EC Oakland and its ARC Partners Build Awareness of East Bay’s New ‘Community-First’ Food Prep Facility
At a February 15 community meeting in Richmond, Calif., EC Oakland and its Anchors for Resilient Communities (ARC) partners introduced urban food producers from Oakland and Richmond to FoodService Partners (FSP), a company that provides meals for hospitals, schools, senior facilities, stores and other anchor institutions.
FSP has begun hiring trainees for a new Richmond food processing facility that is ARC’s first step in creating a sustainable, local food economy in the East Bay.
Community members also learned about the quantity of sustainable food and food products that will need to be sourced from both urban and regional producers in the coming months, the jobs that this project is generating for the communities of the East Bay and the parties’ commitment to community ownership.
Facility Tour, Relationship-Building
The meeting “began with an early morning walk-about at the new 100,000-square-foot FSP food processing and meal preparation facility,” reports EC Oakland Director Tara Marchant. “Then there was a sizable convergence of participants at Urban Tilth’s Northern Richmond Farm,” a model program of urban food production, food justice and community organizing.
After that, 30 to 35 community activists, urban farmers, ARC staff and advisors, anchor institution and foundation reps and FSP managers and staff gathered at Richmond Works to begin getting acquainted and building relationships. Urban farmers shared what inspires them to grow food and jobs for their communities, and FSP staff shared what inspires them to build an important part of the ARC initiative in the framework of “putting community first.”
That key building block is My-Cultiver, or MyC, a regional food project that is “part food hub, part aquaponic greenhouse, and part meal production and distribution center,” according to EC Oakland’s ARC partner, Health Care Without Harm.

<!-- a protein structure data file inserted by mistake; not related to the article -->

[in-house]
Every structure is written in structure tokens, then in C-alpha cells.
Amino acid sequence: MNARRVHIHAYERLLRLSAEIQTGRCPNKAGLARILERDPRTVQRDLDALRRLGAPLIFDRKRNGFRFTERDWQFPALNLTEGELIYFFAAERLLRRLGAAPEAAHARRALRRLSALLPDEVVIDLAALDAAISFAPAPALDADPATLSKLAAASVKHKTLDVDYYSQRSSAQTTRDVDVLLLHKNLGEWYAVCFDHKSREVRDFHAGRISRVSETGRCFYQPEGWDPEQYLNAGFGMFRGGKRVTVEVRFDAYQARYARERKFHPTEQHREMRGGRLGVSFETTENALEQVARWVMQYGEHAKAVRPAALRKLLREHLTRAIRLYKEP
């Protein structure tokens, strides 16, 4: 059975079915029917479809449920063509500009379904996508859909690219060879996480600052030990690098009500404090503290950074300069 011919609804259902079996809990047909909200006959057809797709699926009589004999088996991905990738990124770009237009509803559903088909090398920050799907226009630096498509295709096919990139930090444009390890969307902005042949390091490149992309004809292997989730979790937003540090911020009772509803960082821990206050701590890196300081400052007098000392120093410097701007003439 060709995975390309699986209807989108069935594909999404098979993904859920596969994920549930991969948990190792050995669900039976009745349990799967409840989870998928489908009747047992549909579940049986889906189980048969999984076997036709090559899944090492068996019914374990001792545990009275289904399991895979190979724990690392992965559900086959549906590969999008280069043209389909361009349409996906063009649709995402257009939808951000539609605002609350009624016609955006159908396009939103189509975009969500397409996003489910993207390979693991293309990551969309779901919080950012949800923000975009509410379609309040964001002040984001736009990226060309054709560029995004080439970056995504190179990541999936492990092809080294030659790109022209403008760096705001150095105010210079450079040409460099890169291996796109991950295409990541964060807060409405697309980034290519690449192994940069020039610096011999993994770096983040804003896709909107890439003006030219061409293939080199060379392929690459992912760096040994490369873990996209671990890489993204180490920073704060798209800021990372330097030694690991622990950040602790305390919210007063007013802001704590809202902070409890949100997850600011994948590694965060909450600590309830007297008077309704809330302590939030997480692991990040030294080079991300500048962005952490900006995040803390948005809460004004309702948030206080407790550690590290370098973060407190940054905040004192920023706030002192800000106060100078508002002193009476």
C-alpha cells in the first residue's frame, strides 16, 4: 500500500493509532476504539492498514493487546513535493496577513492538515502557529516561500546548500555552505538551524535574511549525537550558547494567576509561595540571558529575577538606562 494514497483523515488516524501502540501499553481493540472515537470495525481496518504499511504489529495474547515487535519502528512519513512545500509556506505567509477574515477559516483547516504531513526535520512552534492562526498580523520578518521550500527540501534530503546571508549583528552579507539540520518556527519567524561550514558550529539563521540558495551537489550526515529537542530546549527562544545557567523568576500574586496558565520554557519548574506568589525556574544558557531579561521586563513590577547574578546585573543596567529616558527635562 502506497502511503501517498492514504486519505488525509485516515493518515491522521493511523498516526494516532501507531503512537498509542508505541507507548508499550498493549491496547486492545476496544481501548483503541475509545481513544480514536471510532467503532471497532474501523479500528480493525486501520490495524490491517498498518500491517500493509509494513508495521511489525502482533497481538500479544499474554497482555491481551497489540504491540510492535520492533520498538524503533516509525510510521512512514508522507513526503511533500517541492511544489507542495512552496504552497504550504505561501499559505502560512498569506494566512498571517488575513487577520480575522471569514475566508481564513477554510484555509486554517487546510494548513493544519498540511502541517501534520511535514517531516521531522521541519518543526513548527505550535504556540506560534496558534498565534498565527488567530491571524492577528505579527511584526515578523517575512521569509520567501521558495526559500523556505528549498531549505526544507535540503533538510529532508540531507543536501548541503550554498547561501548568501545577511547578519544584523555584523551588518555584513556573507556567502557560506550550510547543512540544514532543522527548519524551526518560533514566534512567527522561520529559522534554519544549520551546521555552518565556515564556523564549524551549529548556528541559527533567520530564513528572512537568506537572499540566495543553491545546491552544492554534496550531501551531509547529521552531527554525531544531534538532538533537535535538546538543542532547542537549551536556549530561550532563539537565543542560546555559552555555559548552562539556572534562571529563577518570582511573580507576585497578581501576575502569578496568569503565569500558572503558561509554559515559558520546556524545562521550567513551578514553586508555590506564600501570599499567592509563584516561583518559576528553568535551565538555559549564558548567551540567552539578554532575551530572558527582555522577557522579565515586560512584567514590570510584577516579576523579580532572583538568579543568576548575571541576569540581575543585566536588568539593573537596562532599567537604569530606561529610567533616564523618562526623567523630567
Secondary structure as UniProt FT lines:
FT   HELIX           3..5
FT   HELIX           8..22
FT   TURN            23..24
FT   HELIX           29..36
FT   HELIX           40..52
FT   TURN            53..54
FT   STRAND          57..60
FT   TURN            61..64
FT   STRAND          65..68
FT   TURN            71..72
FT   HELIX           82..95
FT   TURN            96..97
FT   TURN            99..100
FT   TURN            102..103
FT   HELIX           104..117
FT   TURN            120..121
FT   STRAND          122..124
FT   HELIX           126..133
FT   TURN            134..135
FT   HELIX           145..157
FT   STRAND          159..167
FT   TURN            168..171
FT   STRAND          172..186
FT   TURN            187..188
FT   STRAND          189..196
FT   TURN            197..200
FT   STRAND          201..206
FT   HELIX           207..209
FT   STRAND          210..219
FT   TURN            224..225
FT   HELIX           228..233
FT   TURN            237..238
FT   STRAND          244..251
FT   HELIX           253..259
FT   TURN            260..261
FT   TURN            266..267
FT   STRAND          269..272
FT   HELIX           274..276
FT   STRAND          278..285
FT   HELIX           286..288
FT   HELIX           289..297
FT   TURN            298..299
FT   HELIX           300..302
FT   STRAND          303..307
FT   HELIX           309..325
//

Putting Community First
With plans to locate its core operations in the East Bay, My-Cultiver intends to produce and distribute to anchor institutions such as hospitals, schools and universities some 200,000 ready-to-eat meals daily. Significantly for the new food economy model, those meals will be comprised almost entirely of fresh, seasonal, locally produced and sustainable ingredients.
By embracing and participating in the ARC planning process, which places community health and wealth at the forefront, MyC is demonstrating its commitment to:
- Creating jobs for residents;
- Fostering a cooperative ownership model;
- Increasing the capacity of community-owned food businesses to scale up to the institutional market;
- Supporting urban and regional sustainable food production; and
- Increasing community residents’ access to healthy food.
The Hiring Process Begins
A couple of days after the successful community meeting/tour, the FSP team, in coordination with the City of Richmond economic development program, began interviewing dozens of local applicants for the first 20 good-paying jobs at the Richmond facility. “By the end of this year, there will be an additional 60 to 80 new jobs created and filled,” Marchant said. “FSP was thrilled with the turnout, the support and the interviewees.”
ARC partners will continue to organize learning sessions, planning time and conversations among the variety of stakeholders needed to make the new FSP/MyC initiative a resounding success.
“We are confident that the new facility will bring the East Bay closer to a vibrant regional and resilient food system and a strong, localized food economy.” Marchant added. “In fact, we are organizing a March 8 tour of the South San Francisco FSP facility and Richmond farm/facility – a gathering that will focus on local anchors’ procurement and community benefits staff and financing/funding partners."